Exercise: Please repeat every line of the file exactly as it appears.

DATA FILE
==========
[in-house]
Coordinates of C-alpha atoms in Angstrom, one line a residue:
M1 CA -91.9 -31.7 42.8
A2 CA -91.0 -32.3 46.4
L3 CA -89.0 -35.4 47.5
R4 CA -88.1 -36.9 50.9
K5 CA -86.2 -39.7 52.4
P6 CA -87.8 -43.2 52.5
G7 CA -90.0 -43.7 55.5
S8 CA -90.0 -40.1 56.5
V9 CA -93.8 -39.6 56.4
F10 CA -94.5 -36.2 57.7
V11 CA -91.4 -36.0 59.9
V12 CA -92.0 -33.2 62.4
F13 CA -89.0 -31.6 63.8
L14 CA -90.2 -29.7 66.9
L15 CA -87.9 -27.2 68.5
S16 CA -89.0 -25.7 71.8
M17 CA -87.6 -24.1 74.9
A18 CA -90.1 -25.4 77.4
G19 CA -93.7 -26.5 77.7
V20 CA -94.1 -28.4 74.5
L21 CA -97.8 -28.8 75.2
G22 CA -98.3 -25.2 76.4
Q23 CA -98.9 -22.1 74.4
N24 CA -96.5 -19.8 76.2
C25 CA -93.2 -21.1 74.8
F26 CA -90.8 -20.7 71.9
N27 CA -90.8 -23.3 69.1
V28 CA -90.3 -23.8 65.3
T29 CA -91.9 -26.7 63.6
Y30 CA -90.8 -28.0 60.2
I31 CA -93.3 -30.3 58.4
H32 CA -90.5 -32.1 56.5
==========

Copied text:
[in-house]
Coordinates of C-alpha atoms in Angstrom, one line a residue:
M1 CA -91.9 -31.7 42.8
A2 CA -91.0 -32.3 46.4
L3 CA -89.0 -35.4 47.5
R4 CA -88.1 -36.9 50.9
K5 CA -86.2 -39.7 52.4
P6 CA -87.8 -43.2 52.5
G7 CA -90.0 -43.7 55.5
S8 CA -90.0 -40.1 56.5
V9 CA -93.8 -39.6 56.4
F10 CA -94.5 -36.2 57.7
V11 CA -91.4 -36.0 59.9
V12 CA -92.0 -33.2 62.4
F13 CA -89.0 -31.6 63.8
L14 CA -90.2 -29.7 66.9
L15 CA -87.9 -27.2 68.5
S16 CA -89.0 -25.7 71.8
M17 CA -87.6 -24.1 74.9
A18 CA -90.1 -25.4 77.4
G19 CA -93.7 -26.5 77.7
V20 CA -94.1 -28.4 74.5
L21 CA -97.8 -28.8 75.2
G22 CA -98.3 -25.2 76.4
Q23 CA -98.9 -22.1 74.4
N24 CA -96.5 -19.8 76.2
C25 CA -93.2 -21.1 74.8
F26 CA -90.8 -20.7 71.9
N27 CA -90.8 -23.3 69.1
V28 CA -90.3 -23.8 65.3
T29 CA -91.9 -26.7 63.6
Y30 CA -90.8 -28.0 60.2
I31 CA -93.3 -30.3 58.4
H32 CA -90.5 -32.1 56.5